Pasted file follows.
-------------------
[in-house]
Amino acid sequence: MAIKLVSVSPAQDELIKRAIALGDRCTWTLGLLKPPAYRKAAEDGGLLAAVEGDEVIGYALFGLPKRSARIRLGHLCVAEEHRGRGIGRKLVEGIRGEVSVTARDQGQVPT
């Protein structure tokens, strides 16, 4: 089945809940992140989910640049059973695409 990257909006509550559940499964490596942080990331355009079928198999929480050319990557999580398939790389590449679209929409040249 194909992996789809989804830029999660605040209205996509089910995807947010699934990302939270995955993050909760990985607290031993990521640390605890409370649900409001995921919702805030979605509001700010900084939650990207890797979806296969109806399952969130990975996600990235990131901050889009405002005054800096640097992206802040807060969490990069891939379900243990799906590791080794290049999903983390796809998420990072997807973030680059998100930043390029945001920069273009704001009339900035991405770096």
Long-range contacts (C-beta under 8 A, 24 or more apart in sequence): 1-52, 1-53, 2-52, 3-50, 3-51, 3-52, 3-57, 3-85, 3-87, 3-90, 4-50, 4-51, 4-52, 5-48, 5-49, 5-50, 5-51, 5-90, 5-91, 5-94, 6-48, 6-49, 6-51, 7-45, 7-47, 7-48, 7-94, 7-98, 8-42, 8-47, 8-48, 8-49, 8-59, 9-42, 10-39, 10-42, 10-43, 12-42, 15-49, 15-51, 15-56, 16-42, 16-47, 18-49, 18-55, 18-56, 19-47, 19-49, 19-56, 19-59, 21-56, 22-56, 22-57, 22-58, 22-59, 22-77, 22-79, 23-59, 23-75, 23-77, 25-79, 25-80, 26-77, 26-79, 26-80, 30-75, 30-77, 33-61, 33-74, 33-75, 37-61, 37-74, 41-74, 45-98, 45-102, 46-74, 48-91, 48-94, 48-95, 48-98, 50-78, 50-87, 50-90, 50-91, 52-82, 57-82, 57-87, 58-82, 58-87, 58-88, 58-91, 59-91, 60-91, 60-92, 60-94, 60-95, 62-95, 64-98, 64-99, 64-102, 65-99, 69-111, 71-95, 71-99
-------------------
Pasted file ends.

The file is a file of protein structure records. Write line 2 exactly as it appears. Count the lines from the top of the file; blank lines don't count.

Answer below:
Amino acid sequence: MAIKLVSVSPAQDELIKRAIALGDRCTWTLGLLKPPAYRKAAEDGGLLAAVEGDEVIGYALFGLPKRSARIRLGHLCVAEEHRGRGIGRKLVEGIRGEVSVTARDQGQVPT